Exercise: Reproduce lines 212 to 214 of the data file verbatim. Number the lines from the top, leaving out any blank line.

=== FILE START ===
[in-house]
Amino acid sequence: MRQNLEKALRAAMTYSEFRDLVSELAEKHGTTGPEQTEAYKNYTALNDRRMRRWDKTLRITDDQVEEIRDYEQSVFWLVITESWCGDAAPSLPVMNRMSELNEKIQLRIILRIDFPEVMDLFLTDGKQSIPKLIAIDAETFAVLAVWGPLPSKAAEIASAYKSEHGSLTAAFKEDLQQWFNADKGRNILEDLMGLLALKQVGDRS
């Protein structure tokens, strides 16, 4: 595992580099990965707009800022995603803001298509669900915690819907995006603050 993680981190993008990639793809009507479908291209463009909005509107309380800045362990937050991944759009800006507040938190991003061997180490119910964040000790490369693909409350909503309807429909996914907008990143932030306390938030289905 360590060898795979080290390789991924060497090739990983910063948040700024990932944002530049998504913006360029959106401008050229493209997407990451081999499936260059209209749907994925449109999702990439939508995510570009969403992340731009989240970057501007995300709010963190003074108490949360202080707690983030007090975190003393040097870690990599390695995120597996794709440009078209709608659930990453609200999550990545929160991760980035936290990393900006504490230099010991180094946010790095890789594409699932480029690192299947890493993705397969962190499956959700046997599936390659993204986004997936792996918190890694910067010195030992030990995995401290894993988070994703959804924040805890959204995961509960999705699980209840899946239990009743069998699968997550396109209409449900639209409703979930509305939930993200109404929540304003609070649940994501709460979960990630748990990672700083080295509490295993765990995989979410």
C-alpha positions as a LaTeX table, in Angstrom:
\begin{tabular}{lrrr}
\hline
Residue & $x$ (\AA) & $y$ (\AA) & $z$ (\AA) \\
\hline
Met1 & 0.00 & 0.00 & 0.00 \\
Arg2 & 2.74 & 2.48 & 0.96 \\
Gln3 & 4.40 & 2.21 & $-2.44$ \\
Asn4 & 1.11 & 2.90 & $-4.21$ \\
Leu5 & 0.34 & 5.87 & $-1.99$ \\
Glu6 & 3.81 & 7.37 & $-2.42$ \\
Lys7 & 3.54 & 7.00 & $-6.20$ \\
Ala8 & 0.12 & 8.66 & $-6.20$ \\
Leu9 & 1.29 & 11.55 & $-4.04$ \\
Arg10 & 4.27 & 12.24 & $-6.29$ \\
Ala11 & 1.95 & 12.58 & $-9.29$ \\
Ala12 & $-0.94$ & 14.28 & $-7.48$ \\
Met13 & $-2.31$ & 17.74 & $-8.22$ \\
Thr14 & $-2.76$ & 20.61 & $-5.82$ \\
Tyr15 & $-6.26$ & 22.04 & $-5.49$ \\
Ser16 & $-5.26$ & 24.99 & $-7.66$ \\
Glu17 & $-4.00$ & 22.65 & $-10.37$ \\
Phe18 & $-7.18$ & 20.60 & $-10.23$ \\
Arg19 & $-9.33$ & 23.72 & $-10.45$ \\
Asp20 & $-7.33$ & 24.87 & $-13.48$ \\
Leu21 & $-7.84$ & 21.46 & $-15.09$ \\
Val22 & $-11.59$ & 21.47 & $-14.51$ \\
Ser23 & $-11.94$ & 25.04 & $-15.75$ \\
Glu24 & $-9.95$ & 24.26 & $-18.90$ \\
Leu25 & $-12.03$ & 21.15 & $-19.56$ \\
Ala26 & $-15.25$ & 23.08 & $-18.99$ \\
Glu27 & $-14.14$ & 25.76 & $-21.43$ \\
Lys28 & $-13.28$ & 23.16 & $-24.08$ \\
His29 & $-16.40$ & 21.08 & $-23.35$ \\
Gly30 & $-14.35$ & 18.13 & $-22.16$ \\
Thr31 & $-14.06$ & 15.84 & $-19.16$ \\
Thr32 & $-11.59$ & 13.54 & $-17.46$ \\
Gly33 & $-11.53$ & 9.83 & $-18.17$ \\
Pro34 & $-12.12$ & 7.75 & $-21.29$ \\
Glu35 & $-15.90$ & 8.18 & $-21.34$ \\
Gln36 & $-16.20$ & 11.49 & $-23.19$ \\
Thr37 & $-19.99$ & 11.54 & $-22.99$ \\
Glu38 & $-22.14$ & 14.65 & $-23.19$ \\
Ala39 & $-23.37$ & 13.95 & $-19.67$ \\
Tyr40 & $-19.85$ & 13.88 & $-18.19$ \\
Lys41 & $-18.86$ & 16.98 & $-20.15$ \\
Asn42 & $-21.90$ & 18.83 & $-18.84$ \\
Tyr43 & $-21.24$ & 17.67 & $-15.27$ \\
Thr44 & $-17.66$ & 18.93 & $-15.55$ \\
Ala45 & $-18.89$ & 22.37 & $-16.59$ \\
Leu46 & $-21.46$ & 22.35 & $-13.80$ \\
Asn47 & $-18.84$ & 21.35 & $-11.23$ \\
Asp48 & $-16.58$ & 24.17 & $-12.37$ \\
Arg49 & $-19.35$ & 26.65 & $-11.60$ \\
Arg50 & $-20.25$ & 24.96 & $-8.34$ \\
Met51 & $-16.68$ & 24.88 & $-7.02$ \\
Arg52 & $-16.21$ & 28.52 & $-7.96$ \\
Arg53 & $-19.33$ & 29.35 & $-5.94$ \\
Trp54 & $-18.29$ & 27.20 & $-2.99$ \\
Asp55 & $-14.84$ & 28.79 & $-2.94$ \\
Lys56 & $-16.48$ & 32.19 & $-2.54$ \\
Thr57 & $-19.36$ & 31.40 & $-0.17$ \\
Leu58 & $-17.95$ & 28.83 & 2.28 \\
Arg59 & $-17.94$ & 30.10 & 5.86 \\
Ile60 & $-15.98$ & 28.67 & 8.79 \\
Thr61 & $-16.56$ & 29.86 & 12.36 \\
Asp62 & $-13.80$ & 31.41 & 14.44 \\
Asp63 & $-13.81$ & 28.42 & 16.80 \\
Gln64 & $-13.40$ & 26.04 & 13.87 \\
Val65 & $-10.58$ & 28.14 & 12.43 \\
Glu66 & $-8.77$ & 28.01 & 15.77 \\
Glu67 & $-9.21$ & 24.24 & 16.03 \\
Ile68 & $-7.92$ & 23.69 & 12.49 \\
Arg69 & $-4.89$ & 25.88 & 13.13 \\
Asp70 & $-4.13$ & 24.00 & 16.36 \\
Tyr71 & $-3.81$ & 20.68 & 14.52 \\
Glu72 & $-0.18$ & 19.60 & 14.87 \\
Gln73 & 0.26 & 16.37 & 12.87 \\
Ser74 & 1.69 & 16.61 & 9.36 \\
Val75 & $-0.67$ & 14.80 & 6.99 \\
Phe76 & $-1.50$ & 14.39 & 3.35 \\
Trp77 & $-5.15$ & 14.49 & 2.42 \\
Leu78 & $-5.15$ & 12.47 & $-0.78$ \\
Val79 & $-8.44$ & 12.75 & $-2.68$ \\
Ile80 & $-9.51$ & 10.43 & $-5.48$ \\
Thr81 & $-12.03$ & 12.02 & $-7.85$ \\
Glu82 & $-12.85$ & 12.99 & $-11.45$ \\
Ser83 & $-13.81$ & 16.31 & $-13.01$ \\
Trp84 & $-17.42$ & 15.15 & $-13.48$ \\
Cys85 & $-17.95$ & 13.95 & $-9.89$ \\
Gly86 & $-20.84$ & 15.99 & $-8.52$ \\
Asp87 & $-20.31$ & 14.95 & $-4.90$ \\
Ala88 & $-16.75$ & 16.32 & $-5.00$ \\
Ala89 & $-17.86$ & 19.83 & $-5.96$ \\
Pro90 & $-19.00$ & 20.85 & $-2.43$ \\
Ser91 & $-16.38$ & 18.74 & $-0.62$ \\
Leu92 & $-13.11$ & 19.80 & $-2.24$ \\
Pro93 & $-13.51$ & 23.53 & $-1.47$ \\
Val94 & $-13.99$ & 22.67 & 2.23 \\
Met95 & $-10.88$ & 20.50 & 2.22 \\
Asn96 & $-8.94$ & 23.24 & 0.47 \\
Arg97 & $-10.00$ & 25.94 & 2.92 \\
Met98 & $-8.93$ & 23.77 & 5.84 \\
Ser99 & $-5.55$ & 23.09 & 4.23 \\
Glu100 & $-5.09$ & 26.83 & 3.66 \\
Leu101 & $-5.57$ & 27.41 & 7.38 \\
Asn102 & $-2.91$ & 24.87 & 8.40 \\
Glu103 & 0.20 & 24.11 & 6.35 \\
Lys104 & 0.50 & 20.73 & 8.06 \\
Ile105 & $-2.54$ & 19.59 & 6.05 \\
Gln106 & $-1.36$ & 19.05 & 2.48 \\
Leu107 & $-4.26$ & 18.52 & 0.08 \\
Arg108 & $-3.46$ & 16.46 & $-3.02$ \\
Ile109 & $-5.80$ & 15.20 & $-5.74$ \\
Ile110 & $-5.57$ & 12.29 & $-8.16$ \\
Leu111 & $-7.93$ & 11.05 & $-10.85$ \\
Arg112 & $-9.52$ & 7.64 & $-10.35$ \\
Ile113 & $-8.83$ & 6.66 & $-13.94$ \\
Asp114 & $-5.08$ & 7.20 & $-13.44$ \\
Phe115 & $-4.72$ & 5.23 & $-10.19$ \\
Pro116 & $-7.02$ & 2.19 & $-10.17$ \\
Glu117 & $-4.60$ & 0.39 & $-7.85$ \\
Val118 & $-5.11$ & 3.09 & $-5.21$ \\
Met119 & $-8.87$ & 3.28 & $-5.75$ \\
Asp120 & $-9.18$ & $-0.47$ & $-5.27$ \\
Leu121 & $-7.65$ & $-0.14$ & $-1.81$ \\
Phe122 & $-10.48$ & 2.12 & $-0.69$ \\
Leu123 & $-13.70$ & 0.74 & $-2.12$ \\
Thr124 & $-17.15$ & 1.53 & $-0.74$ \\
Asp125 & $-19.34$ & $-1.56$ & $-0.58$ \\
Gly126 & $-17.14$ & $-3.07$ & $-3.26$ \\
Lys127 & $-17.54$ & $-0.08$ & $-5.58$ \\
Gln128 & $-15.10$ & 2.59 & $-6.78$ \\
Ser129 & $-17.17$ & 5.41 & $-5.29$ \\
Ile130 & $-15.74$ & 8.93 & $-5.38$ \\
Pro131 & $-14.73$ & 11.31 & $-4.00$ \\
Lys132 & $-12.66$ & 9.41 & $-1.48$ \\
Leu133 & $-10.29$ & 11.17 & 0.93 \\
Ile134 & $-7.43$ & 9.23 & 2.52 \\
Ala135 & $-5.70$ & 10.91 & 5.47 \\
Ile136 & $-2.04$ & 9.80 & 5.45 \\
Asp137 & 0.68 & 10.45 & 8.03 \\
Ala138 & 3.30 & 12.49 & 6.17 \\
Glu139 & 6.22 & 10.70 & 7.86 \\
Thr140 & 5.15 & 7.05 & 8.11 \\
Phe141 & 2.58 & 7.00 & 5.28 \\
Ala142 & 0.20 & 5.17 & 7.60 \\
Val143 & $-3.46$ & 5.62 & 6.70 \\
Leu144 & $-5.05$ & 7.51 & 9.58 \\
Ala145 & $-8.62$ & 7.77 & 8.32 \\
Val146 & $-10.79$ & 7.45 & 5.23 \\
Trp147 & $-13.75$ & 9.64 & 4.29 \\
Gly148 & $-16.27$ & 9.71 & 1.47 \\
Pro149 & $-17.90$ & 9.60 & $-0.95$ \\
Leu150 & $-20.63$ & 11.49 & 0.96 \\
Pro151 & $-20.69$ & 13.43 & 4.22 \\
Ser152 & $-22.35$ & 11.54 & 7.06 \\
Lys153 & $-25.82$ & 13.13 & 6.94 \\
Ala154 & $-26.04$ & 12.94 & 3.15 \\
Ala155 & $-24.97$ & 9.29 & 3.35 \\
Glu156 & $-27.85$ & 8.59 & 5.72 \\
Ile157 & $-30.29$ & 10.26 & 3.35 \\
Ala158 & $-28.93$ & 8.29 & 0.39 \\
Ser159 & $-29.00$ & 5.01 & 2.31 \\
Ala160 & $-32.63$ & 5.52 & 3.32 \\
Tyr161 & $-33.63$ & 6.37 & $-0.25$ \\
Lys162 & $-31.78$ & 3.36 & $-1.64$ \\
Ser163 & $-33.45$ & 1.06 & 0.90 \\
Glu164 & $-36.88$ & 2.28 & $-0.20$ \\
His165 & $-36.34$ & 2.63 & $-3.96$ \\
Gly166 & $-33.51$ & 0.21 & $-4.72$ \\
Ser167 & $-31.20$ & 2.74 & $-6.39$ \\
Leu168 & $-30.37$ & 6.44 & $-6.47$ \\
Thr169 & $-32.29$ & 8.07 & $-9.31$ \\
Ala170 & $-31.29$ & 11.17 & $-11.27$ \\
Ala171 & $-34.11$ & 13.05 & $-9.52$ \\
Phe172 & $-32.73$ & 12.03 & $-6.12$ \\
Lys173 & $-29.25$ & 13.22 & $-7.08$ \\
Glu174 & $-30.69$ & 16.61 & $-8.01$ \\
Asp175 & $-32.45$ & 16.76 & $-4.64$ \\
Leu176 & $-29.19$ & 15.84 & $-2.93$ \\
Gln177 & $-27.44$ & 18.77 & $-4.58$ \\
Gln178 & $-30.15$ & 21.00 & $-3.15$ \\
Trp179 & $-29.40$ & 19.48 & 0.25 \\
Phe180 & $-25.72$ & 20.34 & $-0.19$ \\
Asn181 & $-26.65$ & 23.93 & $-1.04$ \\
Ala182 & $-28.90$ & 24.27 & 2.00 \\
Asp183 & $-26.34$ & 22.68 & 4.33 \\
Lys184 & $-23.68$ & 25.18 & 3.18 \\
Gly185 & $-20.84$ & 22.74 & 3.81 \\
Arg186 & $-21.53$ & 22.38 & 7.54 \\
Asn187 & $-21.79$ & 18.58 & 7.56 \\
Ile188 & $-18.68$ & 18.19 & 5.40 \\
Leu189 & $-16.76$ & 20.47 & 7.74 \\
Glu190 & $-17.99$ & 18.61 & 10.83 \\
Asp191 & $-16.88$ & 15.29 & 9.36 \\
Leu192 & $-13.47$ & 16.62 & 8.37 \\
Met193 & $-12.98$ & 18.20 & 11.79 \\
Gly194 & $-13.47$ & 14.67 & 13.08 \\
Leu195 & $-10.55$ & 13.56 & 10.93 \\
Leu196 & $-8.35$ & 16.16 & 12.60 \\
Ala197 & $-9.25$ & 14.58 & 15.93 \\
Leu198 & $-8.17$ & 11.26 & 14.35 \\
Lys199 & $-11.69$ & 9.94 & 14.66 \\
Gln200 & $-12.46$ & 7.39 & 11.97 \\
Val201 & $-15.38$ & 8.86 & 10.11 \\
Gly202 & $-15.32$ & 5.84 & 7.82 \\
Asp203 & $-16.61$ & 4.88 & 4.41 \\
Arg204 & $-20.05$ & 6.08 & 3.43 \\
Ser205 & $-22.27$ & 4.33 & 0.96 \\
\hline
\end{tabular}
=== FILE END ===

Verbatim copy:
Arg204 & $-20.05$ & 6.08 & 3.43 \\
Ser205 & $-22.27$ & 4.33 & 0.96 \\
\hline